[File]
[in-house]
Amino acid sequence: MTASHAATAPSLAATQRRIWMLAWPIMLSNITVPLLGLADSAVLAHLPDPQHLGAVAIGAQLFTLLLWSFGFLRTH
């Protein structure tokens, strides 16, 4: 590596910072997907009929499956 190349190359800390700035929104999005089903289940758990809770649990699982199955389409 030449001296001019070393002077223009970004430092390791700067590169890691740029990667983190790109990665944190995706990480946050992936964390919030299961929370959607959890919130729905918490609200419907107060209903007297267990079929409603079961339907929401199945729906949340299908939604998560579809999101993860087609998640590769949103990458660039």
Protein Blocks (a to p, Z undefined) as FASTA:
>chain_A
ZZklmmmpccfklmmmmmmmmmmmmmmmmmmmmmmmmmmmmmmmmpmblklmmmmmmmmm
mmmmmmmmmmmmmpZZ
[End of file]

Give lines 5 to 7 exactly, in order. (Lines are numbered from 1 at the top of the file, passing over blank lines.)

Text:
>chain_A
ZZklmmmpccfklmmmmmmmmmmmmmmmmmmmmmmmmmmmmmmmmpmblklmmmmmmmmm
mmmmmmmmmmmmmpZZ